Following that there was a flurry of back-channel talks between Tariq Aziz and Satish Lambah. How much was Pakistans Foreign Office kept in the know about these back-channel activities?

Let me tell you one thing, and those who know me would vouch for it. I would never become spokesman for anything and I was required to be Pakistans spokesman as Foreign Minister unless I was a party to everything. The usual method was that we sent certain messages; messages between Delhi and Islamabad. These were detailed messages; sometimes involving construction of sentences, syntax, full stops and semi-colons.

Non-papers, you mean?

Well, I did not wish to say that but since you say. Well, of course, either government can deny it. But this was an attempt to bridge the gap between the two, and this had gone on for long. What used to happen is that Mr. Tariq Aziz dealt on different occasions; first, with Mr. Brajesh Mishra and, after the change of government in India (in 2004), with Mr. J.N. Dixit. After Mr. Dixit passed away, he dealt with Mr. Satish Lambah. The common method was that these messages would pass, we would comment on what they sent to us and they would comment on what we sent to them. This went on for months, may be, for more than a year. When I write my book, I will, of course, get all the dates. I have some of my own notes to support me. You have got me just like this on a visit to Lahore when I was not expecting this interview.

That is why I used to say that a lot of progress has been made. This is not something that I alone said. If you read some of the statements by the Prime Minister of India you will find that there was optimism. Why would that optimism be there? It could not be in a void. Similarly, when President Zardari assumed office in Pakistan he spoke of good news in a short period of time. I do not know what his sources of information were. I am not in power now. But he did mention that, now that he was President, he knew the back channel and what had been going on. That means that even Mr. Zardari, when he took over, was confident enough to say, on the basis of the work we had done, that there were good chances [of success].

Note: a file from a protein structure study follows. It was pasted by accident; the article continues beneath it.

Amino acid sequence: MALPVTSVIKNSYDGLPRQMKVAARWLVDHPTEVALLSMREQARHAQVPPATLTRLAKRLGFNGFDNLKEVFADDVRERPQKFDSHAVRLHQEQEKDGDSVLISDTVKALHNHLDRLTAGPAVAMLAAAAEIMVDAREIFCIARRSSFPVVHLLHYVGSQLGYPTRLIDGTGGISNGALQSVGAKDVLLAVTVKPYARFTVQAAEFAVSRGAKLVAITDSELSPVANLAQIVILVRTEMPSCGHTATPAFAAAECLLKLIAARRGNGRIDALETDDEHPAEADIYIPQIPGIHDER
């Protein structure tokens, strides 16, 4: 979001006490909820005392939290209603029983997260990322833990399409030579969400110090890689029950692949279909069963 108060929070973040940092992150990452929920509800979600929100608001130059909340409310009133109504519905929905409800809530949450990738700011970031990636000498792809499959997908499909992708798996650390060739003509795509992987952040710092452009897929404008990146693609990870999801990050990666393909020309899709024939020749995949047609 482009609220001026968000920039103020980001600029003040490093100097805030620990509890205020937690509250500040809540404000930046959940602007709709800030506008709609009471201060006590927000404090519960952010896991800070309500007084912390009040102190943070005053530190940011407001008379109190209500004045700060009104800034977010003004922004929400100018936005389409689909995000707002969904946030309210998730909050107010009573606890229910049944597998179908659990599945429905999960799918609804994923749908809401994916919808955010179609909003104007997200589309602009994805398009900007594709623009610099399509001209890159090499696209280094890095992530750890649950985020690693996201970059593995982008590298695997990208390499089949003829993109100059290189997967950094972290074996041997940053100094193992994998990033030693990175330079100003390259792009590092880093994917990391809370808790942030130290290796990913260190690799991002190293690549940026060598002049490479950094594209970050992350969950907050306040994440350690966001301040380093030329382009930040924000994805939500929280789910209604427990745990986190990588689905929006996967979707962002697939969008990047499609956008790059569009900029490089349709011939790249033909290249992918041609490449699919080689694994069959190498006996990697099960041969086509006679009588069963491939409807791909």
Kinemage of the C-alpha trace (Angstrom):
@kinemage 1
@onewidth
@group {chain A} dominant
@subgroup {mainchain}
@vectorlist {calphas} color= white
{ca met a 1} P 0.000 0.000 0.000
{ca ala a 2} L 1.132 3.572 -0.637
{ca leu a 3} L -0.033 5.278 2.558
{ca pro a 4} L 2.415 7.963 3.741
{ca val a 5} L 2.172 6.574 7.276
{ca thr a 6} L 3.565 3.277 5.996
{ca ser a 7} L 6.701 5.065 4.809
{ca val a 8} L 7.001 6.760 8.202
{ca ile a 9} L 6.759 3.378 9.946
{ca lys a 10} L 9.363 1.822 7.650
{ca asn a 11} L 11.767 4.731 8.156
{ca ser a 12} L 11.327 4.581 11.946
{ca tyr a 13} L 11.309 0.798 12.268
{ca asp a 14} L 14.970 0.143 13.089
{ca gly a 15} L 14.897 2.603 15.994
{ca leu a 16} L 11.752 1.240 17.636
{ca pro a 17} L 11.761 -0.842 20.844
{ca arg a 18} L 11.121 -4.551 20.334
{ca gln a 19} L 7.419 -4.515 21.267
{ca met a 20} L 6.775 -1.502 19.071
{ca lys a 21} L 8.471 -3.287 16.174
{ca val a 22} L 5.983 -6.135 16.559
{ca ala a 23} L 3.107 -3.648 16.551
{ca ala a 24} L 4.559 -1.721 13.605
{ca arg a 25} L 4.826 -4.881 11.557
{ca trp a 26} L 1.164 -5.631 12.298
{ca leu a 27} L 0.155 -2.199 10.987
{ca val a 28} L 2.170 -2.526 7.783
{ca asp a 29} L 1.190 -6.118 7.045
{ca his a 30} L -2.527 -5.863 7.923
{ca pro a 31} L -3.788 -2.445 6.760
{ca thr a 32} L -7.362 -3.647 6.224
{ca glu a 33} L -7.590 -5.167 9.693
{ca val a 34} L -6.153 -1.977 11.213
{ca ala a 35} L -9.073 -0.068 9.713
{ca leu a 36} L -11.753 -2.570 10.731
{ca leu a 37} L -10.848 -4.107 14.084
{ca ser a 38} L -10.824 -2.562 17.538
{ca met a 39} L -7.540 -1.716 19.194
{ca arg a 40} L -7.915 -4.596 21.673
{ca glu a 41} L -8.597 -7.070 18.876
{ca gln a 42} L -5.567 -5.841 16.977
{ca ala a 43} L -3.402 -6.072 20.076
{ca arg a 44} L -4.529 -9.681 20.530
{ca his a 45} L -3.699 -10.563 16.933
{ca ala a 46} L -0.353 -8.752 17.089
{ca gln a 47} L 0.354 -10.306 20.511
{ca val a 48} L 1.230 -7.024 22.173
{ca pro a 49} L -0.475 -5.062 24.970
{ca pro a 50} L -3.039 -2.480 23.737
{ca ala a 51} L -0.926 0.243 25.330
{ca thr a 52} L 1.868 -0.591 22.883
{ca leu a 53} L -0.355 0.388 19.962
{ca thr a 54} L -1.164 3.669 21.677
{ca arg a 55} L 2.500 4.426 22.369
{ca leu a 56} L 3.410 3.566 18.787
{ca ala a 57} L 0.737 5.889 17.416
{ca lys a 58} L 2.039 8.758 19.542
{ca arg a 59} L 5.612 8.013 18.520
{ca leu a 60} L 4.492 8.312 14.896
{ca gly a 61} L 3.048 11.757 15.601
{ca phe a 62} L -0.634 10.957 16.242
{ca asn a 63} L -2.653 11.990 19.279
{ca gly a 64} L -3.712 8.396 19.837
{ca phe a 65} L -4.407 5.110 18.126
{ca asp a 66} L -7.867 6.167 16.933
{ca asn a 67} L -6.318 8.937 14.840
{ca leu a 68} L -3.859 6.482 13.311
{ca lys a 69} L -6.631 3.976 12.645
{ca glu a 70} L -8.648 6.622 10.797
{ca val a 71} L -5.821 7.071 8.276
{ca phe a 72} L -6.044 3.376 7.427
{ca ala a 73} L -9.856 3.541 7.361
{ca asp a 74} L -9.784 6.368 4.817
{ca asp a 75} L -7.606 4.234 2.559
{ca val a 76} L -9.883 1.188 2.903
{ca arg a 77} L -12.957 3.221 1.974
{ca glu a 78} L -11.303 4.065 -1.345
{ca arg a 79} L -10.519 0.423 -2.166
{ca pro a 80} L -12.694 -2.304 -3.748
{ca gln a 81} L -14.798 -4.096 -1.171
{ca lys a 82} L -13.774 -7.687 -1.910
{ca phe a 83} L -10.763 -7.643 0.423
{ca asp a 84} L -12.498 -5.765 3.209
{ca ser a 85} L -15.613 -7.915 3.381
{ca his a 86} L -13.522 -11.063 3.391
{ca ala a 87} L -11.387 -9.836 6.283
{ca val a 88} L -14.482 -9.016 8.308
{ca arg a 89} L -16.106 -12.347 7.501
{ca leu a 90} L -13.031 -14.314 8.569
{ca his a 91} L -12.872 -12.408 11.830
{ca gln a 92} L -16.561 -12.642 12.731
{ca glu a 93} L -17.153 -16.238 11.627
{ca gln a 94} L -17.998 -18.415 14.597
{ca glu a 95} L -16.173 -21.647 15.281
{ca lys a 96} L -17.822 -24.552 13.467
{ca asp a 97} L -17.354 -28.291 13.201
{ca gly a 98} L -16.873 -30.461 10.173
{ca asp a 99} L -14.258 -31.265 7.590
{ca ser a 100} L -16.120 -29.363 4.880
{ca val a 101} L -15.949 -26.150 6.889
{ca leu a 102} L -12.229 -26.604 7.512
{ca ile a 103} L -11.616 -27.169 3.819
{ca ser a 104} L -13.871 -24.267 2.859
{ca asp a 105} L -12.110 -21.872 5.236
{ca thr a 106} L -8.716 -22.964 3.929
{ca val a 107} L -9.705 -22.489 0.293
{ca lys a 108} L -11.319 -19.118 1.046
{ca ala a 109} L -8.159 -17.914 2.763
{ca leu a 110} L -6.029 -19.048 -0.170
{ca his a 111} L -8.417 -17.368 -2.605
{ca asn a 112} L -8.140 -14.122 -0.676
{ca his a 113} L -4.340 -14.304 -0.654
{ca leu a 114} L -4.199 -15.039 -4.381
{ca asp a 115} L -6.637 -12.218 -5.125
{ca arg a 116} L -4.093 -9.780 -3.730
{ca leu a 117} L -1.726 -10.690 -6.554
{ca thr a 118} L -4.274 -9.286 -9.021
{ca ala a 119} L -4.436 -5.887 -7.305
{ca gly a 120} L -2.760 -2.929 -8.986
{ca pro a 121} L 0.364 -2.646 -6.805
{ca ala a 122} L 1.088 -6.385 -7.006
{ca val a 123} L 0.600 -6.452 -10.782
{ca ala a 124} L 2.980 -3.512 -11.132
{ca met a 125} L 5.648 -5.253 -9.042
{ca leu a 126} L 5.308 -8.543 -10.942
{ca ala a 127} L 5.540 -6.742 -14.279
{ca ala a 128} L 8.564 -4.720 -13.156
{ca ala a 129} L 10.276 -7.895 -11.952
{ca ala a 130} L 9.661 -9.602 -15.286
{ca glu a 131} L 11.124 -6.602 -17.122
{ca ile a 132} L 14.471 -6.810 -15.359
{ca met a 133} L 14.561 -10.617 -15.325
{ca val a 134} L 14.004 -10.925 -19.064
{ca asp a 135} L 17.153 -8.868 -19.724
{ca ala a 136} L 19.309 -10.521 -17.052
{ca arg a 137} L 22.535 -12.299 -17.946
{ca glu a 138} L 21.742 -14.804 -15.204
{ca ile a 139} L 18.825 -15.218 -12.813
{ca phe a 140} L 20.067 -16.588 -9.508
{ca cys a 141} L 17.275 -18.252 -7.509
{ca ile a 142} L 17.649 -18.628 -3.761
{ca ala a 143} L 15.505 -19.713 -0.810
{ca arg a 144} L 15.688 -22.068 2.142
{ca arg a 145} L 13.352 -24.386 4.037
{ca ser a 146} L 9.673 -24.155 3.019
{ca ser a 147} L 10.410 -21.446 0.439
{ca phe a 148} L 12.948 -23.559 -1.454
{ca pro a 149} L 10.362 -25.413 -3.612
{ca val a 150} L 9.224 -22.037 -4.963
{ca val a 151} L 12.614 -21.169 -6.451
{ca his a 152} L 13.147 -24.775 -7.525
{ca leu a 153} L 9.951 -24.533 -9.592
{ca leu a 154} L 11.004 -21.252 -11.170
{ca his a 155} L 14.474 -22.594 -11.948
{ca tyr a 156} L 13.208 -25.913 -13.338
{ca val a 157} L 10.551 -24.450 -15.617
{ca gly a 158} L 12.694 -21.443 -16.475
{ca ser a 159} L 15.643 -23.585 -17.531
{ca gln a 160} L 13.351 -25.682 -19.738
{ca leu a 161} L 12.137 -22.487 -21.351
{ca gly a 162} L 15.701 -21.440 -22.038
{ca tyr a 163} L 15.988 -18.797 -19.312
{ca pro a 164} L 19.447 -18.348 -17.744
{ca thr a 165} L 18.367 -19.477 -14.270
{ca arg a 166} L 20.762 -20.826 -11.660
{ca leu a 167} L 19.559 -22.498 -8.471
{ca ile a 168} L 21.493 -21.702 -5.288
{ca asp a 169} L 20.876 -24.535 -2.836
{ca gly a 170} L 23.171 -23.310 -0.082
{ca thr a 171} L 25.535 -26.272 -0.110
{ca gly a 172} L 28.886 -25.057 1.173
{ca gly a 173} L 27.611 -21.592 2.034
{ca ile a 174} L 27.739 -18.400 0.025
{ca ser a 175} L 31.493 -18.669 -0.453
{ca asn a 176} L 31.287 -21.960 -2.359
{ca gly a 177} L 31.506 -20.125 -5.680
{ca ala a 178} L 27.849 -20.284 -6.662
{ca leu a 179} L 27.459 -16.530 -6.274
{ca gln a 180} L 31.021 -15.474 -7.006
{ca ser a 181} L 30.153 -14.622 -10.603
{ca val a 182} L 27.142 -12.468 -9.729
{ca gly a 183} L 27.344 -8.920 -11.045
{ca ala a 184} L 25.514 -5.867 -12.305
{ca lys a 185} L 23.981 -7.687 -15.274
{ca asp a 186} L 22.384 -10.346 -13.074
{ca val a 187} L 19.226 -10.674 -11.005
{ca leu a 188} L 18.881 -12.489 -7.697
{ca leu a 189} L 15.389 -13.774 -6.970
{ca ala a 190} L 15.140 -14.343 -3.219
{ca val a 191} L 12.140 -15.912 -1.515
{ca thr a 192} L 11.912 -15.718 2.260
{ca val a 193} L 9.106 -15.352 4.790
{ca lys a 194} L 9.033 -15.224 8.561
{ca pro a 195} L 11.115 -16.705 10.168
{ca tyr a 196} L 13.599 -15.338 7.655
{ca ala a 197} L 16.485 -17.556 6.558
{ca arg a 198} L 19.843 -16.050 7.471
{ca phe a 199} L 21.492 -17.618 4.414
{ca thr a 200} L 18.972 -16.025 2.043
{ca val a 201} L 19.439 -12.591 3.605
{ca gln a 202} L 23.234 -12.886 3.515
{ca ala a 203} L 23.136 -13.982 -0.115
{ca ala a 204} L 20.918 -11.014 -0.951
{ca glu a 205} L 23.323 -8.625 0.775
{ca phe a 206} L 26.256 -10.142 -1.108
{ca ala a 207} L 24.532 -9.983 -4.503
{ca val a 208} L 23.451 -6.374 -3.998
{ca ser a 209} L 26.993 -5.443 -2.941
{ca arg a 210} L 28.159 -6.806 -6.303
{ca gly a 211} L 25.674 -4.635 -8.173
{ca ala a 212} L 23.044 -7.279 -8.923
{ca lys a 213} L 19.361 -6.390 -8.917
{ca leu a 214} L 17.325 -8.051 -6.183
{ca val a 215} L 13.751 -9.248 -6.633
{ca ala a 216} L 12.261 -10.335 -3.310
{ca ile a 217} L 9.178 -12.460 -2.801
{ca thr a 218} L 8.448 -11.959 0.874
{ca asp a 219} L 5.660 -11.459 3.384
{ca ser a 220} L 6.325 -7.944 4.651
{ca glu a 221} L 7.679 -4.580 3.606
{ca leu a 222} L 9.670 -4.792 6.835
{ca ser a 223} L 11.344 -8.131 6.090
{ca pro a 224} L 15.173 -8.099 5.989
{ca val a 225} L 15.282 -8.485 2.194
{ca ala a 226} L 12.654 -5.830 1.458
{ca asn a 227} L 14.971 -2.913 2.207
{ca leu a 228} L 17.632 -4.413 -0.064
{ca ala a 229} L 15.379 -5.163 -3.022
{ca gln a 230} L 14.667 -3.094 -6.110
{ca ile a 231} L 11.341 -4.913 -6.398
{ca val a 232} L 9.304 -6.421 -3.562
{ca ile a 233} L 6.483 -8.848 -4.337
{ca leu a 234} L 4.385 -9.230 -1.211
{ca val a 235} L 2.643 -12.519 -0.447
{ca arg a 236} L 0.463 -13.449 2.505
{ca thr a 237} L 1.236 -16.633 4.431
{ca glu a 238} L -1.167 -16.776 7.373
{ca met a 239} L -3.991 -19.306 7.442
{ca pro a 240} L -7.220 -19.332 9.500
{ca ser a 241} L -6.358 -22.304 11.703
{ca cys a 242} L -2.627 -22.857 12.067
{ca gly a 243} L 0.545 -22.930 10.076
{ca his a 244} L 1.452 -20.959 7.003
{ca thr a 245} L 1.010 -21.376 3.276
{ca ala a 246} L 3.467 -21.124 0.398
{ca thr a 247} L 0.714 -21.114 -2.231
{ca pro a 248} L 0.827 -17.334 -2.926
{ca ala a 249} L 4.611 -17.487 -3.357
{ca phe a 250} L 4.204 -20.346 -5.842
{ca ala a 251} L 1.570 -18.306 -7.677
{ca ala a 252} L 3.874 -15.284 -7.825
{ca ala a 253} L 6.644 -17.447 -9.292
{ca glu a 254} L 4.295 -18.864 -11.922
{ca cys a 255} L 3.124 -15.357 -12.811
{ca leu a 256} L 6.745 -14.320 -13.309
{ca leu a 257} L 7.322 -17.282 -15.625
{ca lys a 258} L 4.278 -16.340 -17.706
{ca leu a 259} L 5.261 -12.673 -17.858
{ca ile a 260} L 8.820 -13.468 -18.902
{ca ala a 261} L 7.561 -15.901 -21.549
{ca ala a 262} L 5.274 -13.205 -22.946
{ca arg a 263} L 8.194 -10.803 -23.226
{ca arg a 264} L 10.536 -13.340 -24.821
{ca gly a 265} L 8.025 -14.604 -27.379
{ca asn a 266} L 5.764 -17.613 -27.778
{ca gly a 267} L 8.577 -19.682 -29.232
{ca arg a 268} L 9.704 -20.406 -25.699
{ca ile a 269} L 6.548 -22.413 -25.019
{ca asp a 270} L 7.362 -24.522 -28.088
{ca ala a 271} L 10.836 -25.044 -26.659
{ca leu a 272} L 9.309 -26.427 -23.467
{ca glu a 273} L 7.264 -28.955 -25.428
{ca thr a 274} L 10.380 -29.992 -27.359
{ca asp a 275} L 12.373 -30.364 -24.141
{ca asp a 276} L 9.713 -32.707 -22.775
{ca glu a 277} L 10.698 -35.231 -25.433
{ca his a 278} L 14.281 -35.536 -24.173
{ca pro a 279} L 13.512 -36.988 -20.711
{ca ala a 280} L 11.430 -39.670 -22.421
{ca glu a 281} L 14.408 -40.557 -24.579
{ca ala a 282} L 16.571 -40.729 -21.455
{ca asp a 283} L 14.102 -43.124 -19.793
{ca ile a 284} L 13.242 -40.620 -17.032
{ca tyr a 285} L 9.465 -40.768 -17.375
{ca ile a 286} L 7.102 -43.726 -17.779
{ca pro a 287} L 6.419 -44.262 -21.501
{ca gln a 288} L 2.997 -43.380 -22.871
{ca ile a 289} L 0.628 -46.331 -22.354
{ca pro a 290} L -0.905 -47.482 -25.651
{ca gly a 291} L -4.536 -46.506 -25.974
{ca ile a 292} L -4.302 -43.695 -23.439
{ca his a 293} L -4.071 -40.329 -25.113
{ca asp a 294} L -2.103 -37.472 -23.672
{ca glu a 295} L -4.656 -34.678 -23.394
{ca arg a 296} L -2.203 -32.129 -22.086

But I must comment on something. What has happened in the last three months in Kashmir cannot now be ignored. At that time we used to say to the Government of India that it was absolutely essential to involve the Kashmiris. But the Indians were not amenable to our suggestion. We applied a lot of diplomatic pressure. We continued, repeatedly, to urge upon them. The result was that we achieved the second best thing: the Kashmiris were allowed to come to Pakistan, which meant all the Hurriyat leaders. Later, even others, not in the Hurriyat, like Mr. Omar Abdullah and Miss Mehbooba Mufti, came. All of them visited Pakistan and met our leadership and our leadership from Azad Jammu & Kashmir visited India and met your leaders.

It was the result of our efforts that this interaction took place. Now, after what has happened in the last three months, it is absolutely essential that the good work that has been done between the two governments must find direct ownership. I have a feeling that if we talk to the Kashmiris since it serves the interests and aspirations of the Kashmiris common sense would demand that they acquire ownership. But they are not going to acquire the ownership unless we call them directly as participants. It should not be so difficult for the Government of India because they have already agreed and they have allowed Kashmiris to come to Pakistan, talk to our leadership, and our Kashmiri leadership has gone and talked to your national leadership. So, this would be a logical next step. What has happened in Kashmir in the last three months emphasises the need for greater Kashmiri participation as well as interaction amongst themselves.

How significant has been the progress in the back channel? How far have they come?

I think there has been a lot of progress, and you should not make me say all the things. You should wait for my book.

Fundamentally, what should be the interaction between back-channel diplomacy and official diplomacy?